Then comes a scene between Spade and Brigid/Ruth. The client's not telling the whole truth to Sam, and he knows it, so he has a little fun with her, in what I like to call the "you're good" scene. Here are the two versions -- judge for yourself which one plays more effectively:

Brigid/Ruth, of course, is wrapped up in the pursuit of a priceless jeweled statue of a falcon that dates to the 1500s. And there are others after the falcon as well -- seedy adventurer Joel Cairo (Otto Matieson in the 1931 version, and Peter Lorre in the 1941 version) and fat man Caspar Gutman (Dudley Digges in the 1931 version and Sydney Greenstreet in the 1941 version).

As you can see by the stills, there's no contest about which duo looks more threatening -- and more visually memorable. In terms of casting, first-time director Huston knocks the ball out of the park in the 1941 version. After years of playing two-bit bad guys, Bogart is entering his hero-matinee idol phase here. Astor is a perfect picture of prim sexuality. Lorre is appropriately creepy, and Greenstreet -- making his film debut -- is a memorable, charming villain.

Spade ends up in fights with Lorre's character and with Elisha Cook, Jr. as Gutman's gunsel Wilmer Cook. When Spade overpowers Lorre, who's come to search his office, Bogart sports a nasty smile while he's rabbit punching the guy. Here's a comparison of the Spade-Cairo fights in both films:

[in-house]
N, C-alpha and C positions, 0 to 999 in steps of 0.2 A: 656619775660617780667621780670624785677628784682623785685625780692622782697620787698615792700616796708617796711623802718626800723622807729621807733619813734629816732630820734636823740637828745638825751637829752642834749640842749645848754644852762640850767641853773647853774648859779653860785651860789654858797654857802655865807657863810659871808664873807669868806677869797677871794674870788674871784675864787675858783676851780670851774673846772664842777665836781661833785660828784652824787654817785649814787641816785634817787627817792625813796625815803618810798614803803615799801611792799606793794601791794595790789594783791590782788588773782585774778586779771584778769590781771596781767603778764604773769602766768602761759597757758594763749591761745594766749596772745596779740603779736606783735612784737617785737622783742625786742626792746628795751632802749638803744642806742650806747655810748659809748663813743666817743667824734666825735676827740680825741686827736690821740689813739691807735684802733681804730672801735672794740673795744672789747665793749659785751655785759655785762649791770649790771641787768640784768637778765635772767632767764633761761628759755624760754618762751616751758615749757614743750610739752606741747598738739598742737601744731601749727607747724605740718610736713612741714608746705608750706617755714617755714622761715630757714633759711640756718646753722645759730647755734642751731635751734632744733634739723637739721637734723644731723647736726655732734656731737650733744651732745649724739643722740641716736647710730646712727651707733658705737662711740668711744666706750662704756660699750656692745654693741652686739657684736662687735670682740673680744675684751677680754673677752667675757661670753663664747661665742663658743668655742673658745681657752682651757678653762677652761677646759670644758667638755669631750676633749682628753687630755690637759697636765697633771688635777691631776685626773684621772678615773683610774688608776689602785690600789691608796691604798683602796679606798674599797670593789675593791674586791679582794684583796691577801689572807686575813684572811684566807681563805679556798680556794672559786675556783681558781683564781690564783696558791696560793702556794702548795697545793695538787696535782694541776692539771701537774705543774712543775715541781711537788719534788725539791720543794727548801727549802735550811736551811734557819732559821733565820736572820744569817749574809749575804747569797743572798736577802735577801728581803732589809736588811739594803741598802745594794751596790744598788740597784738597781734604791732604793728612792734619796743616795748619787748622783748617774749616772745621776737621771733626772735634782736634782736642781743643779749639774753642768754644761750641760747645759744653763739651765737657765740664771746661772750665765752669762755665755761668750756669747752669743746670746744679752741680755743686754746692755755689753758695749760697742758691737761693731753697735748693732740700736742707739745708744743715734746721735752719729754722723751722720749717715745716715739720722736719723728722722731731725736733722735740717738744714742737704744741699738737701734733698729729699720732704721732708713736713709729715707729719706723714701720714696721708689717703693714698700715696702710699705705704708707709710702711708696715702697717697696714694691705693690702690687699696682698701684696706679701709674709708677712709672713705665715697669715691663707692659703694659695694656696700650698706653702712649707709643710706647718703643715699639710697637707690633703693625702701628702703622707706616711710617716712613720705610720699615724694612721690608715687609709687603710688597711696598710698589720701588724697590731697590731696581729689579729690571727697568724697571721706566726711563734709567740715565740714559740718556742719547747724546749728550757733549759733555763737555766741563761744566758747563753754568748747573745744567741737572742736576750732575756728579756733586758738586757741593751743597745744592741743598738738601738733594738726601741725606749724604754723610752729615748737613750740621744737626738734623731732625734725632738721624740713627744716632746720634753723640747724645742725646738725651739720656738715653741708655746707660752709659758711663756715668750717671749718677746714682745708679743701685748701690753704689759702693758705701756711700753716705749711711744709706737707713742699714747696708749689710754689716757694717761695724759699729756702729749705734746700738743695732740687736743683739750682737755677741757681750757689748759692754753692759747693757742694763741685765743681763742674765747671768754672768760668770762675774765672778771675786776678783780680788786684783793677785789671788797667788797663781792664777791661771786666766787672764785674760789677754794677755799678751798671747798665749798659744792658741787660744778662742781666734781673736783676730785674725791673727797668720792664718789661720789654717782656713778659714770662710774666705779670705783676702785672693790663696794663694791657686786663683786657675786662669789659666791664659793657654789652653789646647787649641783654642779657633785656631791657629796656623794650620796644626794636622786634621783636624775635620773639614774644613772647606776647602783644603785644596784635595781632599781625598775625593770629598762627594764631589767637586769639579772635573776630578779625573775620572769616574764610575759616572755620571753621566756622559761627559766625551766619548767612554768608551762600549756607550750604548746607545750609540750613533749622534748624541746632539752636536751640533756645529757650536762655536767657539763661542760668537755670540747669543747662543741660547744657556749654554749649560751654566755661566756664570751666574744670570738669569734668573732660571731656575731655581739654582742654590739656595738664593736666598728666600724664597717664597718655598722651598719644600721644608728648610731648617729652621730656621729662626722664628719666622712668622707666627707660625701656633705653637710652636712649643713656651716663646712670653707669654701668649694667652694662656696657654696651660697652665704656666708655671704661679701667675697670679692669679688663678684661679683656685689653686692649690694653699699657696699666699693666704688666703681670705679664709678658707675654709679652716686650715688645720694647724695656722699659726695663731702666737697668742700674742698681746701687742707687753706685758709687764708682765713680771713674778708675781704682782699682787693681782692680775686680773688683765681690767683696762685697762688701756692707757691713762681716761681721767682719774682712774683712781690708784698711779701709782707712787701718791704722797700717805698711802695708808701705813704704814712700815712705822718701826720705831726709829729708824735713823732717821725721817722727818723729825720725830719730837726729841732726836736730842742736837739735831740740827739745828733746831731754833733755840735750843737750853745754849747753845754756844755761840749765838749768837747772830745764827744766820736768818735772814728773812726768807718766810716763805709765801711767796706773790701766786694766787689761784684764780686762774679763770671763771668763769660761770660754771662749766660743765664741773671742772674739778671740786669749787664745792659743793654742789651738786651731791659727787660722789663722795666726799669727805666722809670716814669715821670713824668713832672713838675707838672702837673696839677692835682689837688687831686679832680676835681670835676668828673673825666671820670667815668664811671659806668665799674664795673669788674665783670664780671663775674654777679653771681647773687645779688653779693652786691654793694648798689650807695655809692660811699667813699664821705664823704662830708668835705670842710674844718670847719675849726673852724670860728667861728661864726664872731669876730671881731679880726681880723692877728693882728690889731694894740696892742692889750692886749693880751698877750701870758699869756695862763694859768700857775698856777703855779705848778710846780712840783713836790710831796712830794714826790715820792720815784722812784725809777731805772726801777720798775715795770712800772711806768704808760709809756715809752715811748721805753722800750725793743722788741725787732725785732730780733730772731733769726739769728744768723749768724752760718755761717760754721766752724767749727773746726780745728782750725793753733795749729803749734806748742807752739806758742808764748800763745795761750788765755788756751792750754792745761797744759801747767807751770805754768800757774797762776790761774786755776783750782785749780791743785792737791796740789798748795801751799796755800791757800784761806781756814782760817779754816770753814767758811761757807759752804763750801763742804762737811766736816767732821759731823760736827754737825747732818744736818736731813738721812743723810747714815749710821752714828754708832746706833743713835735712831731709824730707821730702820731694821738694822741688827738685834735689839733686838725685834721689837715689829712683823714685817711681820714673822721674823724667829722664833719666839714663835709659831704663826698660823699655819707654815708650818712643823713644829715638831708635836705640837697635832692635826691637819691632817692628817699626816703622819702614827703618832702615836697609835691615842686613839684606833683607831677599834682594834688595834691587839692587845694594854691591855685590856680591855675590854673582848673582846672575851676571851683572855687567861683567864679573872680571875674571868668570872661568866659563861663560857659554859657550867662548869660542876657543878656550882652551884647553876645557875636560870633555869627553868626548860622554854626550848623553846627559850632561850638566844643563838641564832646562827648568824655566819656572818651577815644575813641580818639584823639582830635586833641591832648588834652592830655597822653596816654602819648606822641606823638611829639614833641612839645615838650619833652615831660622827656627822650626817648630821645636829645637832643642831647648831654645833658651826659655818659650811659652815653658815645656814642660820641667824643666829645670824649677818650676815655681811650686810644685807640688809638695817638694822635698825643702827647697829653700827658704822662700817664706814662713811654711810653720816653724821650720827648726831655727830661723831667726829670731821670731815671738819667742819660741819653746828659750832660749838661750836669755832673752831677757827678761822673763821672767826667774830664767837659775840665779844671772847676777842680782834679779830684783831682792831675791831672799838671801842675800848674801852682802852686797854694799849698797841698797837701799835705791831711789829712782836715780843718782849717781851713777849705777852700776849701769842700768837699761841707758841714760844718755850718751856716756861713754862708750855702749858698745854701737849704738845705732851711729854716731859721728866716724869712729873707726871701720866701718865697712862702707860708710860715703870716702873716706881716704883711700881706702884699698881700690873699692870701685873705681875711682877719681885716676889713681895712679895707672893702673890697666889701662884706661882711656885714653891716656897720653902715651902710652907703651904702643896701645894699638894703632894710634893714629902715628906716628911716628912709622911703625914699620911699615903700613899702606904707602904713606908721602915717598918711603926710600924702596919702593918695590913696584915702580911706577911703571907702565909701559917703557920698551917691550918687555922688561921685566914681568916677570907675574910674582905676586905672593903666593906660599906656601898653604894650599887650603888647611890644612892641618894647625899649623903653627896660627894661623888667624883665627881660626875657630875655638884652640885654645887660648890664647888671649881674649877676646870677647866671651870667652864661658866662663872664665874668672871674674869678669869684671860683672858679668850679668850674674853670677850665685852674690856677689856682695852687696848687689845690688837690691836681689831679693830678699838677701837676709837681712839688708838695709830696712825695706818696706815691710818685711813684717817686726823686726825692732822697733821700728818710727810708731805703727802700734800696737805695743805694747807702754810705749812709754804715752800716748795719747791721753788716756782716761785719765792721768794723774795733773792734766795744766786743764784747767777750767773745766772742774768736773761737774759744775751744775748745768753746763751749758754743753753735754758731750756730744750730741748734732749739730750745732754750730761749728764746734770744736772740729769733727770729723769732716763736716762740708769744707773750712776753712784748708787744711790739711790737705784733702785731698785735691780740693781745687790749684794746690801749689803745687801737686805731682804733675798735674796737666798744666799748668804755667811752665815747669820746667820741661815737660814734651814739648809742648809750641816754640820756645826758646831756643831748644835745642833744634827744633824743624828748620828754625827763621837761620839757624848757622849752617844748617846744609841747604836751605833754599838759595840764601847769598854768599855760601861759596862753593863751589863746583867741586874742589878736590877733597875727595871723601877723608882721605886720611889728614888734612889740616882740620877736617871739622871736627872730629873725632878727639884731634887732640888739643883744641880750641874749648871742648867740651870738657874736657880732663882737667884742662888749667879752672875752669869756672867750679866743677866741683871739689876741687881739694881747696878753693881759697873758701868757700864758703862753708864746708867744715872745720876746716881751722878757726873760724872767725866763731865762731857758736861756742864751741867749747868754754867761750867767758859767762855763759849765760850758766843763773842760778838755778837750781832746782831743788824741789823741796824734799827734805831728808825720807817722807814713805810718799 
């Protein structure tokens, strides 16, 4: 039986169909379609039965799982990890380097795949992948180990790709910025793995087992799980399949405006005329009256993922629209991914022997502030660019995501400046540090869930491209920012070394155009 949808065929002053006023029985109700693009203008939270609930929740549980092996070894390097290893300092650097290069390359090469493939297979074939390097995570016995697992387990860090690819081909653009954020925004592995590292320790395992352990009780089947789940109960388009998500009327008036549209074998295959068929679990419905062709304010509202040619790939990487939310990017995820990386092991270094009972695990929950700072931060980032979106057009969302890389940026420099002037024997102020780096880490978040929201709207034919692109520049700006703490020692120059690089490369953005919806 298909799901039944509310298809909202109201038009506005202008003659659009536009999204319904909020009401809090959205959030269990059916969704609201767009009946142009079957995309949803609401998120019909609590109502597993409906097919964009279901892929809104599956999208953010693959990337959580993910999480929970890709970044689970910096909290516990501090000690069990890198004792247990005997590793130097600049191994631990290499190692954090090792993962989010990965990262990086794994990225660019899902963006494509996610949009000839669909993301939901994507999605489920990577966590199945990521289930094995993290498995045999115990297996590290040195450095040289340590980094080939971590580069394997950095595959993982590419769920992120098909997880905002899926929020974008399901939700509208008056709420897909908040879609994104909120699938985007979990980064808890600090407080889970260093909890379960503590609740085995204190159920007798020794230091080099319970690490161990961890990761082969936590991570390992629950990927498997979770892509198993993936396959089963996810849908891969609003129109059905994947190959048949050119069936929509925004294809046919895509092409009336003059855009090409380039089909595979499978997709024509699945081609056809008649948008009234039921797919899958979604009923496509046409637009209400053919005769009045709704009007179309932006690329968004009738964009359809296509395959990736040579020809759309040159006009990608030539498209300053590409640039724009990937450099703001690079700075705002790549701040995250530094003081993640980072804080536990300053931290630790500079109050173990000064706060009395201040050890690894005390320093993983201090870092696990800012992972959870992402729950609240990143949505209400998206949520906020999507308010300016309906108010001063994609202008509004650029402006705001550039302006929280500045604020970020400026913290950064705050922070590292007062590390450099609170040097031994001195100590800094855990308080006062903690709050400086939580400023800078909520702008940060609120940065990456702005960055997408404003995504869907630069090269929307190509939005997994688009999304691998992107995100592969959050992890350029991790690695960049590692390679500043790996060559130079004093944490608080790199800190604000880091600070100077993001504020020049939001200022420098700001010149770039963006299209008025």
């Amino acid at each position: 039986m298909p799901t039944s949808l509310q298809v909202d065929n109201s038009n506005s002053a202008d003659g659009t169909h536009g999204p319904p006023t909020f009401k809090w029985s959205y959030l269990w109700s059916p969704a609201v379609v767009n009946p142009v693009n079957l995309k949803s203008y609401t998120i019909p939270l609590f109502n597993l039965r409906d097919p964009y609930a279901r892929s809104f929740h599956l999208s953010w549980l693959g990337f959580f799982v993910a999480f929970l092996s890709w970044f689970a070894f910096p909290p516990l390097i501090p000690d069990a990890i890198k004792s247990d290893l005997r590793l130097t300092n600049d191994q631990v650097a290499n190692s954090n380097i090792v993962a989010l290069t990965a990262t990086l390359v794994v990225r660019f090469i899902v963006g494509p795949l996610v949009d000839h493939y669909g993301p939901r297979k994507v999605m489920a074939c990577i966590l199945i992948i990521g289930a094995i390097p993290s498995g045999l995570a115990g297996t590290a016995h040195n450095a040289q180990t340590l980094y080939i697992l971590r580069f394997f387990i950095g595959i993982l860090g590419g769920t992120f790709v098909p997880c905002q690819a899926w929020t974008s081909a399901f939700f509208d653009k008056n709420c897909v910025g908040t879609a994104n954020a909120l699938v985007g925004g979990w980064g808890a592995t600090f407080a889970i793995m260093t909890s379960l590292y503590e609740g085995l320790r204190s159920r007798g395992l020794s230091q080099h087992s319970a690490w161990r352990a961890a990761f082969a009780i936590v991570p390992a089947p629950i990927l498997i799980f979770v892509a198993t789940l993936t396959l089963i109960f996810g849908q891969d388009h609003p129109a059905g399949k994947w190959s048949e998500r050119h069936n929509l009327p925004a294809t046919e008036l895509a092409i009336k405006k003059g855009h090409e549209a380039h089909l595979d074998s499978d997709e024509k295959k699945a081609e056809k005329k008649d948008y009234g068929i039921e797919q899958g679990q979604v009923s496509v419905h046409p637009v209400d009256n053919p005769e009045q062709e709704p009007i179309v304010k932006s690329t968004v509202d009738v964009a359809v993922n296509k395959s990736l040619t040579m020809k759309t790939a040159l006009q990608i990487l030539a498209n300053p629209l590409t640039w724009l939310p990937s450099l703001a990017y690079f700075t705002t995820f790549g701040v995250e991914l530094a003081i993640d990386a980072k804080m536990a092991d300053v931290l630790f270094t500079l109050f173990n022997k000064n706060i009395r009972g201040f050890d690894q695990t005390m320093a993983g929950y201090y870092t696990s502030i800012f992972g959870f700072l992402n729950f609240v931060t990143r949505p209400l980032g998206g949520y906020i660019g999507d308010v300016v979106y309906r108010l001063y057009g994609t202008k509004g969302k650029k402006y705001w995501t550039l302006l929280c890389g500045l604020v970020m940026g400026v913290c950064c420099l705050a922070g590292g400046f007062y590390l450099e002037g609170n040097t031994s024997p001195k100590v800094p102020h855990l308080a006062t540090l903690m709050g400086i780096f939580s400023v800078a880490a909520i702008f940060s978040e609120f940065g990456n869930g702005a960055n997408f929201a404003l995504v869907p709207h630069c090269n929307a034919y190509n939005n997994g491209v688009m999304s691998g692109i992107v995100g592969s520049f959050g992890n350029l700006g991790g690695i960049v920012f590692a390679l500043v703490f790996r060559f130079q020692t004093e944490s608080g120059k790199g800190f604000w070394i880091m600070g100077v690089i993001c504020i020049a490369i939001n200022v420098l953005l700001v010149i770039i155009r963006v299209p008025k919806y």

Later in the 1941 film, Spade overpowers Wilmer by pulling his overcoat down off his shoulders, and Wilmer gets back at Spade by kicking him when he's down -- after he's been drugged by Gutman. In the 1931 version, there's no kicking -- Wilmer just watches as Spade passes out.

Finally, everyone ends up at Spade's apartment, waiting for the delivery of the black bird. Brigid/Ruth is holding an envelope with ten thousand-dollar bills for payment, which Spade gives back to Gutman. Gutman counts the money and one bill is missing. In the 1931 version, Spade confronts Ruth in his kitchen and has her strip to prove she hasn't got the missing bill. In the 1941 version, the incident is a symbol of a rare moment of trust between Spade and Brigid -- she tells him she doesn't have it, and he believes her. Gutman admits pocketing the bill.

Once the bird is delivered and determined to be a fake, Gutman and Cairo resume their search. Spade puts the cops on their trail, but he also has to deal with the fact that the woman he loves has killed his partner. In the 1931 version, the confrontation is filmed as the same leisurely pace as the rest of the film, and in the same wide shots. Huston, on the other hand, knows that this is the emotional heart of the picture and films it in tight, intense closeups:

The 1931 version ends with a sympathetic Sam visiting Ruth in jail with "good news" -- he's been made chief investigator of the District Attorney's office. Huh?

The 1941 version, on the other hand, builds to an unforgettable climax -- Sam describing the bird as "the stuff that dreams are made of" and Brigid behind the bars of an elevator door, foreshadowing the bars she'll soon be behind, with a possible death sentence. Swing your lady, indeed.